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Holy Roller: Growing Up in the Church of Knock Down, Drag Out; Or, How I Quit Loving a Blue-Eyed Jesus Hardcover – 1 Oct 2008
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Top customer reviews
Most helpful customer reviews on Amazon.com
Wilson speaks a down-home language that--once ye've developed an ear for it--will speak to your heart, true and pure, and you'll want her to go on speaking and writing in her sweet, sassy, honest voice. She's that rare, as a person and writer.
Here's hoping you'll give us a third book, Diane Wilson, about your teenage years and early adulthood, which would surely be quite as spectacular as this one.
Drawn from memories of her childhood, the central stories concern revolve around a struggle in the family's church--a struggle that leaves an opening for the so-called Rev. Dynamite, who steps in with a call to repentence. Unfortunately, the Reverend's church is of the "Written In Heaven" variety, a phrase that usually denotes snake handling; when he is bounced out of one church, he sets up his own on the edge of a misquito-ridden swamp. At the same time, one shrimper has been killed and another has gone missing; not only does Diane become involved in the search for the killer, she also gets involved with the snake handlers too.
It may be difficult for mainstream Christians and Americans to believe that such sects exist, but they do indeed--and while Wilson doesn't attack them per se, neither does she make them seem less unsavory than they actually are, laying it on the line in no uncertain terms. As for the murder, it proves a largely unresolveable affair, but the pleasure is in the journey and the way Wilson writes it. Recommended.
GFT, Amazon Reviewer
This is a book that requires you to sit back with a glass of tea, turn off your brain, and just enjoy. There aren't deep revelations here. Wilson's childhood can be described as chaotic, but filled with love. Her relationship with Chief, her paternal grandfather, is touching, and the family members, neighbors, visiting missionaries, and shrimpers that populate her memories are interesting and somewhat crazy and somehow believable.
Wilson introduces readers unfamiliar with the holy rollin' life to the wonders of speaking in tongues, rogue snake handlers, and people whose faith is unshakable even in the face of contrary "evidence." The sinners sin big and the believers look for miracles. This is a fun, touching little book, and although there are no deep secrets revealed, I enjoyed reading about Wilson's experiences in her church and community and especially within her unique family. I do have to say that I wish Anthony Perkins would pop up and let us know what he thinks of his place in this story. I think he'd be pleased.
"Holy Roller" is populated by a set of hilarious characters straight out of central casting and reflects the hardscrabble existence of blue collar folks struggling to make a living, while at the same time attempting to give meaning and purpose to their lives in the larger world and cosmos. Diane's narrative is a window into a world of Americana 50 years ago - of a little girl trying to make sense of hard working, hard loving, hard drinking and hard worshipping family and extended relatives rooted (or not) in a Biblical tradition of black/white, good/bad, salvation/damnation, world/heaven and Jesus and the Devil.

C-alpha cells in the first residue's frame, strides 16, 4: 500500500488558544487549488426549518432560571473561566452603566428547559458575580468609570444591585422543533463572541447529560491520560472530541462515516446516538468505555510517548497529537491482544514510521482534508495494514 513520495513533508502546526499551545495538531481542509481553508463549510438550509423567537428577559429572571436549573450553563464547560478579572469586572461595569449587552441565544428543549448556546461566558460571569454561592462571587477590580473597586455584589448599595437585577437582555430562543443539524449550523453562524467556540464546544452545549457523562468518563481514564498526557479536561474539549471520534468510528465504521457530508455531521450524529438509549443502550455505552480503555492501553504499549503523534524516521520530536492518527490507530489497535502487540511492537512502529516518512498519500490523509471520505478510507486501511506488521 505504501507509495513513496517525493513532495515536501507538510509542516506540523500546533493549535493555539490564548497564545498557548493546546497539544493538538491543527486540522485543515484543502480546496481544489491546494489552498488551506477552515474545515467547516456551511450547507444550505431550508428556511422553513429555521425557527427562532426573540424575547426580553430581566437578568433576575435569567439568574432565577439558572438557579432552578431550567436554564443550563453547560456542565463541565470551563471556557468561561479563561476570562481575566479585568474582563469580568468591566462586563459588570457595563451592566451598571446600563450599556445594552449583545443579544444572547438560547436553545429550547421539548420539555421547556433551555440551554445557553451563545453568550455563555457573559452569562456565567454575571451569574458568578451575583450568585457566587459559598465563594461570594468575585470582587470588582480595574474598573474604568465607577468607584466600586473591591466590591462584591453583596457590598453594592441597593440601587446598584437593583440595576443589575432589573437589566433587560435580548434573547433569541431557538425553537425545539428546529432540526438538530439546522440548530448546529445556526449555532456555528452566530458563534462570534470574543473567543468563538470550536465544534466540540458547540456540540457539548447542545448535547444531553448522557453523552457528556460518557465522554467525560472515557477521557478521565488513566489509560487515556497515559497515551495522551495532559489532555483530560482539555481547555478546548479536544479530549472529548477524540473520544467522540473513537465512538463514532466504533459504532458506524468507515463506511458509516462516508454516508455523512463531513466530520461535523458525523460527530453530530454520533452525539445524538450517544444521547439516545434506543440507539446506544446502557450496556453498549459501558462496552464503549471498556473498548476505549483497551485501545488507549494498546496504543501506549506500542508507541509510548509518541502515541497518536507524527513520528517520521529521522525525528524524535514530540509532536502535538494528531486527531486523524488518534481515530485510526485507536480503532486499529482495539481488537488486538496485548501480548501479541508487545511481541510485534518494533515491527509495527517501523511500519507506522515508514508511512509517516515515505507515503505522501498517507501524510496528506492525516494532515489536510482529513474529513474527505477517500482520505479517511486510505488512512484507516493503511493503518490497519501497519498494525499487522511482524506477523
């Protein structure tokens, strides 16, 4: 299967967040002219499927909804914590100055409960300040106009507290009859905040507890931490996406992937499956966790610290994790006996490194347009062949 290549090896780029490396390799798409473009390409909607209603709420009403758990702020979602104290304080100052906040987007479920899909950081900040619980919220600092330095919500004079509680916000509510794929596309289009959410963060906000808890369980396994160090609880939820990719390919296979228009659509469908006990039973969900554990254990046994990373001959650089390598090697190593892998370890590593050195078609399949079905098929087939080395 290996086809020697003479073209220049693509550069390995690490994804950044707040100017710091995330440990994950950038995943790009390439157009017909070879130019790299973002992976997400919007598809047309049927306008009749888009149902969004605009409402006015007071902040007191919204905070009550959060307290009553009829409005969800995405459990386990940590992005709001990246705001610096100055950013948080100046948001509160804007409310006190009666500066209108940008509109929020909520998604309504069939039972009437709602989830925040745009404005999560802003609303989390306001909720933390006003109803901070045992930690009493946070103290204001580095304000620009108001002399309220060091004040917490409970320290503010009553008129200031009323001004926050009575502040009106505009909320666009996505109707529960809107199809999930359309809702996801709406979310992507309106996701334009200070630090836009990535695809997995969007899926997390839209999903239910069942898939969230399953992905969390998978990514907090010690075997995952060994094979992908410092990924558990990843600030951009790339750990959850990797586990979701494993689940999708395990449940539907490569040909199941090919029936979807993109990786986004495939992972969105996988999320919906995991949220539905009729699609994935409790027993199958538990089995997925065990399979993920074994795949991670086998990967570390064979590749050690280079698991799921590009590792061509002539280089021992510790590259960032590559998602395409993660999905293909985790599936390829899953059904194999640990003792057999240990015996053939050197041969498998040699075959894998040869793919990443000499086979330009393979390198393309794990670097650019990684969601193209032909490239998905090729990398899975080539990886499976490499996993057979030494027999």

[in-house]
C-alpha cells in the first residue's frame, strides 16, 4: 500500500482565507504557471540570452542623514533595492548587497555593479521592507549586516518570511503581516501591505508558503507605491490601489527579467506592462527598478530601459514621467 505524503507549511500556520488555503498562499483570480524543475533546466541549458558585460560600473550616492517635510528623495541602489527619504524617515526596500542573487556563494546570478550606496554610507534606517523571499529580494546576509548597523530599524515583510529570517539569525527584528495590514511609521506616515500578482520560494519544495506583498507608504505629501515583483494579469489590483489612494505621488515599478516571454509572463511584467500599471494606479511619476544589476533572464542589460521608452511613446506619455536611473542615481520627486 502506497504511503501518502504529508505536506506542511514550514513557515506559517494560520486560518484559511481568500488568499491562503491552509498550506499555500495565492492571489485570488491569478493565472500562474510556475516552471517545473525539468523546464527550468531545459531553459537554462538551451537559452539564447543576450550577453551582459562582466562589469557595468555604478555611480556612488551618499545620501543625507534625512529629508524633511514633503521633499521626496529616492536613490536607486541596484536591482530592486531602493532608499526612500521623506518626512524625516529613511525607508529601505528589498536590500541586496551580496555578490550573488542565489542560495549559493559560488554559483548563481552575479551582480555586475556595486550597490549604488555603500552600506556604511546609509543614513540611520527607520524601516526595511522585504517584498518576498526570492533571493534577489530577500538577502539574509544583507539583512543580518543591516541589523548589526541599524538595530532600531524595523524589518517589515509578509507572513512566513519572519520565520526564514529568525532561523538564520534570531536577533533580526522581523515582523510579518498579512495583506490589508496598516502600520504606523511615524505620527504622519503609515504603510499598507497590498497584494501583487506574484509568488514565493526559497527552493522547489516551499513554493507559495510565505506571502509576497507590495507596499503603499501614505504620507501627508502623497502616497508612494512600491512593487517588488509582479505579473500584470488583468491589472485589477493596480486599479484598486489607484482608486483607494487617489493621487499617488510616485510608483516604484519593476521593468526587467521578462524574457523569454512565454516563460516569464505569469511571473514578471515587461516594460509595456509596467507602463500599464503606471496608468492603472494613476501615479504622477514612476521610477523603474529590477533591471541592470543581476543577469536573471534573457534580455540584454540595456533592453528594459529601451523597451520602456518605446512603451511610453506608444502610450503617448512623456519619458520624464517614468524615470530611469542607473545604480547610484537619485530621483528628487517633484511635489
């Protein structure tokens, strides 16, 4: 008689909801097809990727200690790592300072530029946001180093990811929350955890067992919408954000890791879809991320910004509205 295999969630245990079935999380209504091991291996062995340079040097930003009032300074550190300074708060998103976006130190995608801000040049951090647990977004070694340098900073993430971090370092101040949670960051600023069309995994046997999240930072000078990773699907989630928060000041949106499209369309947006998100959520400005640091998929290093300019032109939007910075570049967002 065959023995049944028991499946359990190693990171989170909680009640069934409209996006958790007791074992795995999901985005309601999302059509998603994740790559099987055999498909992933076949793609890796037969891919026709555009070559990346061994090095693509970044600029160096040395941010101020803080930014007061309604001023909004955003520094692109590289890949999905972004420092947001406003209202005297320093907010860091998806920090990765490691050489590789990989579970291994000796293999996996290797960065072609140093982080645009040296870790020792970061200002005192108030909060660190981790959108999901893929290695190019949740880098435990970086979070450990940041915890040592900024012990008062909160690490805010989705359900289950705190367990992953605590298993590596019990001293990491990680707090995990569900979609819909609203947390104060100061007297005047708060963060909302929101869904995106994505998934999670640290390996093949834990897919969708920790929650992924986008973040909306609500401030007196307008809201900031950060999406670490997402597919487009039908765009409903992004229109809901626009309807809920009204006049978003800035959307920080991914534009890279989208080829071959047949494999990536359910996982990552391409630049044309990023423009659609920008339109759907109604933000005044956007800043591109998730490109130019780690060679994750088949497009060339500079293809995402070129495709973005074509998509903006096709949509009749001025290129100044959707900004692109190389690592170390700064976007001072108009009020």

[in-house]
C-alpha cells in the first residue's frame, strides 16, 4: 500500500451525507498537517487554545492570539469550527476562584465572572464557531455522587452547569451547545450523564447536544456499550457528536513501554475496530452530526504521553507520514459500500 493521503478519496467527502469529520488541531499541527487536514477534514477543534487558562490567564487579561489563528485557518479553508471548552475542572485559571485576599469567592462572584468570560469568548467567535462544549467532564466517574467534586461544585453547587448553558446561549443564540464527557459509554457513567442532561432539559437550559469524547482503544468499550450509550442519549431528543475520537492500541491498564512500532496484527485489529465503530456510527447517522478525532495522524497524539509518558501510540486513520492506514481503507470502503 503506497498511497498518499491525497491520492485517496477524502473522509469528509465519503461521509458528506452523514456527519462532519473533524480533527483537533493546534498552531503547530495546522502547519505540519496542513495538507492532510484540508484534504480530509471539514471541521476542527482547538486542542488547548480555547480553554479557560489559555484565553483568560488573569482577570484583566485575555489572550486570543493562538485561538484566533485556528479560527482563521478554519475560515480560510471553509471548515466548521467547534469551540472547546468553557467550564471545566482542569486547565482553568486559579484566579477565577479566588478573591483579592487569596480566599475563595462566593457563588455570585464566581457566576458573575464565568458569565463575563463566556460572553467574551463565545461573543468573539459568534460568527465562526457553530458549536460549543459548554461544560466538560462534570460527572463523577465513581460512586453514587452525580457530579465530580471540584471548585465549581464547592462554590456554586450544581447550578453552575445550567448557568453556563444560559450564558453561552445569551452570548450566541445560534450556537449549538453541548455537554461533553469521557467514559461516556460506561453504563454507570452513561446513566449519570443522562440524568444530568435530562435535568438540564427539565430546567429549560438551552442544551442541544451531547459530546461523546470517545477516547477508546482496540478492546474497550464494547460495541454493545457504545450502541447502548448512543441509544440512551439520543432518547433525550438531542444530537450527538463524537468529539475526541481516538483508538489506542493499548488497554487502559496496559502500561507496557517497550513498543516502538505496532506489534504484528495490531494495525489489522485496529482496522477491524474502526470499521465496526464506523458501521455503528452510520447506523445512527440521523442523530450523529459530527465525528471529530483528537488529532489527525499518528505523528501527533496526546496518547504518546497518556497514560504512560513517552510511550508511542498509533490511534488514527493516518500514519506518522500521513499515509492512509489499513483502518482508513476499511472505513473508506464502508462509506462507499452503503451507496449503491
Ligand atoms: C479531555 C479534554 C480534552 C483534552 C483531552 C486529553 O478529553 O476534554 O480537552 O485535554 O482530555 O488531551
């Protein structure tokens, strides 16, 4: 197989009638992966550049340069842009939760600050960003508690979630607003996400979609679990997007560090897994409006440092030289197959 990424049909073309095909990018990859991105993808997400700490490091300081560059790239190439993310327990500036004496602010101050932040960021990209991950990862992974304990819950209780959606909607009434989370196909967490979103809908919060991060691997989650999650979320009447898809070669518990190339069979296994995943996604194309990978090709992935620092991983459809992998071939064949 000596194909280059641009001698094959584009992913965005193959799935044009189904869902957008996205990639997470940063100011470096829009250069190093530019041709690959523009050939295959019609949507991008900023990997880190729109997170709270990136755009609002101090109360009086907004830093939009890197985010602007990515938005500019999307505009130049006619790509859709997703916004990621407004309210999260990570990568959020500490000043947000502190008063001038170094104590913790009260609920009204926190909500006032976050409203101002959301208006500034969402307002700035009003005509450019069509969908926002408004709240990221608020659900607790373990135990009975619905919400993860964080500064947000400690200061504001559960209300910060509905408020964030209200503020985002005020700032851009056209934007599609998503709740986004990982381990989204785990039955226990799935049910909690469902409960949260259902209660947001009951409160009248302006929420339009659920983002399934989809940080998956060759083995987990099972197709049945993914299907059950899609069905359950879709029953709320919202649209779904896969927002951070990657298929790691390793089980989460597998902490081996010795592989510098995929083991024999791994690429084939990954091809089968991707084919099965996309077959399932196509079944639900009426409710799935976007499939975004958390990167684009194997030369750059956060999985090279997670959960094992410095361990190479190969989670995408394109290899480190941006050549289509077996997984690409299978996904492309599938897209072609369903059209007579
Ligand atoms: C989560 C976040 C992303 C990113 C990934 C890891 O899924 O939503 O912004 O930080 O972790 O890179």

"Jesus had found my hidey-holes so I slid to the floor and laid my head flat against the picture-show chair and the tears welled from my eyes and pasted my face to its red oily surface. I could taste the salt in my mouth. Then God or Jesus or, I don't know, maybe the Holy Ghost poured me into a little heap of useless powder on the floor and warned me if I moved an inch without getting myself born again, he would blow me into a fiery furnace. The time was now. The time was now. Nine years old don't mean nothing to God."
The message contained for me in Diane Wilson's rollicking memoir of magical realism is that of inclusivity and interconnectedness. Diane has become a grown woman of fearless activism who stands up and defends the sacredness of the natural world and justice for common folk. She has taken her family's traditions of hard work, dreaming and imagination (her Grandfather dreams and speaks with spirits) and expanded this lineage to include all beings and the earth itself. We see in "Holy Roller" how she was influenced by this rich tapestry of labor, love, worship and magical thinking and how she both honors her ancestry and ultimately grows beyond it later in life. This to me is the key to this wonderful work of mysterious memoir - people cannot help but be influenced and conditioned by the matrix of the world and family they grow up in; they can see and accept that world for the beautiful quality of being that it is (warts and all), and they can honor that world by expanding and acting upon its visions.
"Holy Roller" offers us a glimpse of the foundations on which Diane Wilson's adult life of activism was built - a world of humble origins, extreme contradictions and a core of self-reliance, common sense and profound justice. Diane has been praised as one of the best Southern writers of her generation and this outstanding book is highly recommended.